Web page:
Many moons ago, I owned a sewing business and sewed handmade clutch purses for bridesmaids. It helped put me through nursing school, but after sewing 1500 bags over a 2-year period (and even teaching my husband to sew to help with the workload!), I felt a little burnt out. So my sewing machine sat in our garage for several years until my son - age 6 at the time - expressed interest in learning to sew.
So how do you begin sewing with kids, using a machine? I'd love to share a few tips and my favorite sewing supplies.
Learning the basics
First, do you (Mama) know how to sew? If not, I really think it's best to ask someone to teach you. Because sewing is so hands-on and you may need help making adjustments to your machine, it's best to ask someone to show you the basics. Does your mom, a neighbor, or an older lady in your church know how to sew? Reach out! She'd be so excited to help pass along this valuable skill.
If you're not able to find someone to teach you, it's important that you first know how to work your particular machine, as all machines are different. The best way to do this is to read through your manual and test scraps of fabric to be able to sew a straight line with the correct thread tension. Once you're able to do this, the sky is the limit!
If you're wanting to learn online, these videos on beginning sewing look very helpful (and her accent is delightful!):
Sewing machine recommendations
+ A sewing machine. My favorite machine is no longer manufactured, but I found several basic machines that would be perfect for getting started:
Brother Sewing Machine SM-2700
($120) - This one is lightweight and beginner-friendly, but doesn't skimp on any of the features you need. This would be perfect to get started.
I'm partial to the Brother brand because it manufactures my favorite machines, but I also know that Singer, Husqvarna Viking, and Janome are reputable, reliable brands. If you're just getting started, having a machine with lots of different stitch options is not necessary. (I hardly ever use that feature.) But I do enjoy having an automatic needle threader, which all of the machines above have. And my favorite non-essential feature is an automatic thread cutter. This makes sewing so much quicker, though machines with this feature can get a little pricey.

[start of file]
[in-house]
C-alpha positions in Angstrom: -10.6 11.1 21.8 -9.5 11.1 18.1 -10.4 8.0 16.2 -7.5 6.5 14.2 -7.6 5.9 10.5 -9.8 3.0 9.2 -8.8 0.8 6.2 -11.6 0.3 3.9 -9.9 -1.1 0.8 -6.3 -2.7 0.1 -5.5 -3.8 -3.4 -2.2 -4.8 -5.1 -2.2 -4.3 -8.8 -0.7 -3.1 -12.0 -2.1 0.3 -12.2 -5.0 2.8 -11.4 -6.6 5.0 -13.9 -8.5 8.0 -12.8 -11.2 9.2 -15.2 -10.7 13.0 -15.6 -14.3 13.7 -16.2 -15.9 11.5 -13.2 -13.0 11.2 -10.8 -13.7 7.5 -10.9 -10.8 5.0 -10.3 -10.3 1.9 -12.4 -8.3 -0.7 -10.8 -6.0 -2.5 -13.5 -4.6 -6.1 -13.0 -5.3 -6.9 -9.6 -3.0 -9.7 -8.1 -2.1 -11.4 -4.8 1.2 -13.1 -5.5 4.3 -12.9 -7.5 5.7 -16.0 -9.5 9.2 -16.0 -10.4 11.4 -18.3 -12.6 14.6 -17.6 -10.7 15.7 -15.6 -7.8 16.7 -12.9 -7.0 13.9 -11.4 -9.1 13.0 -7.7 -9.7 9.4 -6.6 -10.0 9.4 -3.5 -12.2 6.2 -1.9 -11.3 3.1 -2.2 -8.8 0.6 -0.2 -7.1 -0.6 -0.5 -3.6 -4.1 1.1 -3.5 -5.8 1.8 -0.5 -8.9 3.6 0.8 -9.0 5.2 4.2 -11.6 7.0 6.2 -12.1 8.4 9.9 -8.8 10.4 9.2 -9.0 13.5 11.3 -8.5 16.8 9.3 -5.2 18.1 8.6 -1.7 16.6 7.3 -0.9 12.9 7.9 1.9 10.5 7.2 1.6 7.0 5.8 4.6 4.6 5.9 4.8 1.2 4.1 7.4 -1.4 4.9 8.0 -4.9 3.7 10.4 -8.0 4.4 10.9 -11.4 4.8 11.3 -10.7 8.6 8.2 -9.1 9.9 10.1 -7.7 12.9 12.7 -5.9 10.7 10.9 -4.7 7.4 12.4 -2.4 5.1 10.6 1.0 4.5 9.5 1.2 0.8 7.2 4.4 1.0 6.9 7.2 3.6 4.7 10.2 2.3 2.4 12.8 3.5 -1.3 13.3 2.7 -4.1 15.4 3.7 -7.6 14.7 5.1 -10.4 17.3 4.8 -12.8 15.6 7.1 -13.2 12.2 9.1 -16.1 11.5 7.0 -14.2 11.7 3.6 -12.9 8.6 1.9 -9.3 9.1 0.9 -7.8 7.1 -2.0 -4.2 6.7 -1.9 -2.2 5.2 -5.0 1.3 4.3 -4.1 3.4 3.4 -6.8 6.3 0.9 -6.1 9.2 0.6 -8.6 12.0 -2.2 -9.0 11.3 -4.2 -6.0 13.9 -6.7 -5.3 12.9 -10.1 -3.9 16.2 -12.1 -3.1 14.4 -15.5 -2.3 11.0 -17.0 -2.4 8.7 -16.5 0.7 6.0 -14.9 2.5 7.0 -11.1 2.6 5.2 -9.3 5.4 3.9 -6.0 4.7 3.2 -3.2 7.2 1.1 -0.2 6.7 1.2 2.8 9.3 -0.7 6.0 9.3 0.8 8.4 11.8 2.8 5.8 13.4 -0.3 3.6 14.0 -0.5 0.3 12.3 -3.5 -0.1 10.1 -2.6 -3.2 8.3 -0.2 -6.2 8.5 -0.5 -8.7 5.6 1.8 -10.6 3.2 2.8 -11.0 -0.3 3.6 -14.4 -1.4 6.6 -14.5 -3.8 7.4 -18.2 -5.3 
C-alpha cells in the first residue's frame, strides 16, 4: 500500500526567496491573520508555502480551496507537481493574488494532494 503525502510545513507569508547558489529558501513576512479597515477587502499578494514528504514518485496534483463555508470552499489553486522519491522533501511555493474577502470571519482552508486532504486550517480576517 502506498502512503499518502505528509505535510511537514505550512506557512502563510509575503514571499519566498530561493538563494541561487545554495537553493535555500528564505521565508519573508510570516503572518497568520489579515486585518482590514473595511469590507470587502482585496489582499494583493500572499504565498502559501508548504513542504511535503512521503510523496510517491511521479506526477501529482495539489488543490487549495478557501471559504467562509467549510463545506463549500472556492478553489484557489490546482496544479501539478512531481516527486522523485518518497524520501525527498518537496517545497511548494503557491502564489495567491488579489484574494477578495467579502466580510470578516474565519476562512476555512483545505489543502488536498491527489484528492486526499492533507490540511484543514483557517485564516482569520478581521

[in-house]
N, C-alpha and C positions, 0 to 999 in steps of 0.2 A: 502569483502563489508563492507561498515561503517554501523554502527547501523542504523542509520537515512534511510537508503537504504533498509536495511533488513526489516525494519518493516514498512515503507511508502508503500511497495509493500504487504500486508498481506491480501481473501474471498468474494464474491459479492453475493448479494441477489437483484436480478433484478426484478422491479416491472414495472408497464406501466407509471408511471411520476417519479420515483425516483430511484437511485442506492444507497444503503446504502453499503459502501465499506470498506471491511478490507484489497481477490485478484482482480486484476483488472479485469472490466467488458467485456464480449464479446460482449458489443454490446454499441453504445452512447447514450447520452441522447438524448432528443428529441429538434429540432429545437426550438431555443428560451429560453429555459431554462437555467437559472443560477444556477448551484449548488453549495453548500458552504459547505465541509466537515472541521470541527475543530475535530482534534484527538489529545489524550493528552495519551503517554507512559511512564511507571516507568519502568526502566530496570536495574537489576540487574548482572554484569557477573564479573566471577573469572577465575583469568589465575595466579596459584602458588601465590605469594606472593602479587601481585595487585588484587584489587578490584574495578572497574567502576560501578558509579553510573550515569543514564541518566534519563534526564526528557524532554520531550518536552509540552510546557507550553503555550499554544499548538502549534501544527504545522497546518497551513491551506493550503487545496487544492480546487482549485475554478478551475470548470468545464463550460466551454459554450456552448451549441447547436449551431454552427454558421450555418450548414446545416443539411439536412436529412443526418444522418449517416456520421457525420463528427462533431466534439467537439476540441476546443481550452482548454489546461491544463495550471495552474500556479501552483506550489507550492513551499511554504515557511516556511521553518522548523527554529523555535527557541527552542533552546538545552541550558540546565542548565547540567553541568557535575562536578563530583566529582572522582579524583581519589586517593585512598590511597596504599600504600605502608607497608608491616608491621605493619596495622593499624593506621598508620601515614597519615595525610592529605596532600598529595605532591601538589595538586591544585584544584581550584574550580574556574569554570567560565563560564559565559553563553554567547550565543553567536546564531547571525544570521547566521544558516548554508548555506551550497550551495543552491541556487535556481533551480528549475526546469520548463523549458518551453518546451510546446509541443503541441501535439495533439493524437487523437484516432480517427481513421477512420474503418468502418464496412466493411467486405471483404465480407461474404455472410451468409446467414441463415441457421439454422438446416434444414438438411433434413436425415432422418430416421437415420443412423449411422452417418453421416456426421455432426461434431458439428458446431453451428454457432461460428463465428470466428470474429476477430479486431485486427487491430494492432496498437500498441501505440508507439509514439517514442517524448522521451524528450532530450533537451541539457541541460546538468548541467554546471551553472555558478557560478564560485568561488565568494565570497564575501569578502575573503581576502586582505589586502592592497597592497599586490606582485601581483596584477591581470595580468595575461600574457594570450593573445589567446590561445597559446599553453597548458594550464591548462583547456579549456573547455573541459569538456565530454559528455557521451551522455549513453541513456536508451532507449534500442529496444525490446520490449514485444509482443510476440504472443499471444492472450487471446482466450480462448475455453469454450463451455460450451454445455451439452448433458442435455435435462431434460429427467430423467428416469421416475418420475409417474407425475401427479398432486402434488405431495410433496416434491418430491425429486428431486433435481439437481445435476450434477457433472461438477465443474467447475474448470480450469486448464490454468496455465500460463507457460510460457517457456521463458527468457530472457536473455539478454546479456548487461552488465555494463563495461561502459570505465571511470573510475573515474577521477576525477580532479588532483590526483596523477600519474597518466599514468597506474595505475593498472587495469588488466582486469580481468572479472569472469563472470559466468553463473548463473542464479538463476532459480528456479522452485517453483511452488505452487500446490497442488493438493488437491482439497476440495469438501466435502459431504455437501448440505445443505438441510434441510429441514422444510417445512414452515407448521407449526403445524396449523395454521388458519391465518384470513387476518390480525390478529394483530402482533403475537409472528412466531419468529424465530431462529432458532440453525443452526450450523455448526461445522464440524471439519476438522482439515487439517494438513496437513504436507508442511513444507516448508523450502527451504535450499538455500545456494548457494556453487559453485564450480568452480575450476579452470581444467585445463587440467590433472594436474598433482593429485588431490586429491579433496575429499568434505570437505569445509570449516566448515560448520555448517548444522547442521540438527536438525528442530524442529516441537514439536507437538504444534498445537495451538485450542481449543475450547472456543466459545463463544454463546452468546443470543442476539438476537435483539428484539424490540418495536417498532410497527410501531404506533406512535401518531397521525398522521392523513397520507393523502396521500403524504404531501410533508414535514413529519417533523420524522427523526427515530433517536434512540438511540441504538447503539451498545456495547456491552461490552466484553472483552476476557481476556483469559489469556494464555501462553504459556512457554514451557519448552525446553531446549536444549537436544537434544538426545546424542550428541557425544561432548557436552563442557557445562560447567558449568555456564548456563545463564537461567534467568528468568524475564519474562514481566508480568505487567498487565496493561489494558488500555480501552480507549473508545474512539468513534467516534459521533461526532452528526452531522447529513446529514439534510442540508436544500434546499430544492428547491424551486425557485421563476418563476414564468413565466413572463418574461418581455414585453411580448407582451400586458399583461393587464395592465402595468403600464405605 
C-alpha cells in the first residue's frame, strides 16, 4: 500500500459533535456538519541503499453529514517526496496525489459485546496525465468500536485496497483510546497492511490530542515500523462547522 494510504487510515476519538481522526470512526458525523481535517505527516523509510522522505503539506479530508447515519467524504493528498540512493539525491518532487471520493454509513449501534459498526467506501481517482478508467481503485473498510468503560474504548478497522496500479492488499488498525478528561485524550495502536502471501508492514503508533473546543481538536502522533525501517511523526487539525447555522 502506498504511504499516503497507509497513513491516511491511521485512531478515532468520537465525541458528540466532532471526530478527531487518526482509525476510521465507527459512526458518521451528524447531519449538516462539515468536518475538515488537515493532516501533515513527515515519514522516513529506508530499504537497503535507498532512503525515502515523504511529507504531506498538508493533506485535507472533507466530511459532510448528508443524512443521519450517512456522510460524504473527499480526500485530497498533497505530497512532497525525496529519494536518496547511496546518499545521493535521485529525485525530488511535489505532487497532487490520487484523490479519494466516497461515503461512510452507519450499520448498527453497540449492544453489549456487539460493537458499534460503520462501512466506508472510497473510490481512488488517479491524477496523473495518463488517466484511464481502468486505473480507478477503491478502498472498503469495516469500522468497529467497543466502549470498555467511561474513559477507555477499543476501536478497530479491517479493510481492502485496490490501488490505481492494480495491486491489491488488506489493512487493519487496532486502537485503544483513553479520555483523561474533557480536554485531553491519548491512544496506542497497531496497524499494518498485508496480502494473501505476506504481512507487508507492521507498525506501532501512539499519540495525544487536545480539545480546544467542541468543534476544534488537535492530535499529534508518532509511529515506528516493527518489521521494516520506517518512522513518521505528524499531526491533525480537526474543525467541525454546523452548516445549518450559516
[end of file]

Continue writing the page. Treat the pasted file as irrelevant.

Other supplies you need:
+ Fabric. With kids, it's especially convenient to pick up pre-cut quilting squares or "charm packs" if you're going to sew a simple quilt (I love this one
) as cutting fabric can take quite a bit of time. Either way, starting with cotton fabric (nothing fancy like wool or satin) is a must.
+ Sewing thread
- This will be cheaper if you purchase it at a sewing or craft store, but just choose an all-purpose sewing machine thread. Gütermann is my favorite brand. You may want to start out just purchasing white thread to practice, then add to your collection of colors as you gain confidence.
Not necessities, but nice to have:
+ Embroidery scissors
for snipping tiny threads at the end of your projects. This final step makes your work look very polished.
+ Fabric rotary cutter and cutting mat
: This is a helpful tool that ensures accuracy with your cutting and makes a big difference in the final product. It's totally possible to cut fabric with sharp scissors, but if you do a lot of sewing, this is much quicker and more accurate.
Tips for kids:
As for teaching kids to sew, here are a few tips:
+ Start by introducing your children to the machine, and in particular, the needle. You never want your child's finger to get snagged in a needle, so show them where to place their hands as they sew... always away from the needle.
+ Your machine should have an adjustable sewing speed. Set that to the slowest speed to get started, until your child feels confident to speed up a bit.
+ Initially, you may want to do the pressing and cutting and pinning, line up the fabric under the machine, lower the presser foot, even push the sewing pedal with your foot, then allow your children to simply guide the fabric. Gradually, you can add to their tasks: let them push the pedal. Then allow them to set up the fabric on the machine before sewing. Then allow them to help pin. You know your child best and what they can safely do.
Both of my children started sewing with a machine at age 6. It was the age when I felt they could listen to my instructions and not rush ahead, which would put them in danger. Now my son is 8 and I still do most of the cutting, ironing, and pinning, and he does everything else. My daughter is 6 and just began to sew. I explain each step in detail, first, then she's able to move ahead. We've made basic quilts and doll blankets and are now working on a simple stuffed animal.
I hope these tips are helpful! Please let me know in the comments section if you have any questions... I'd love to help!
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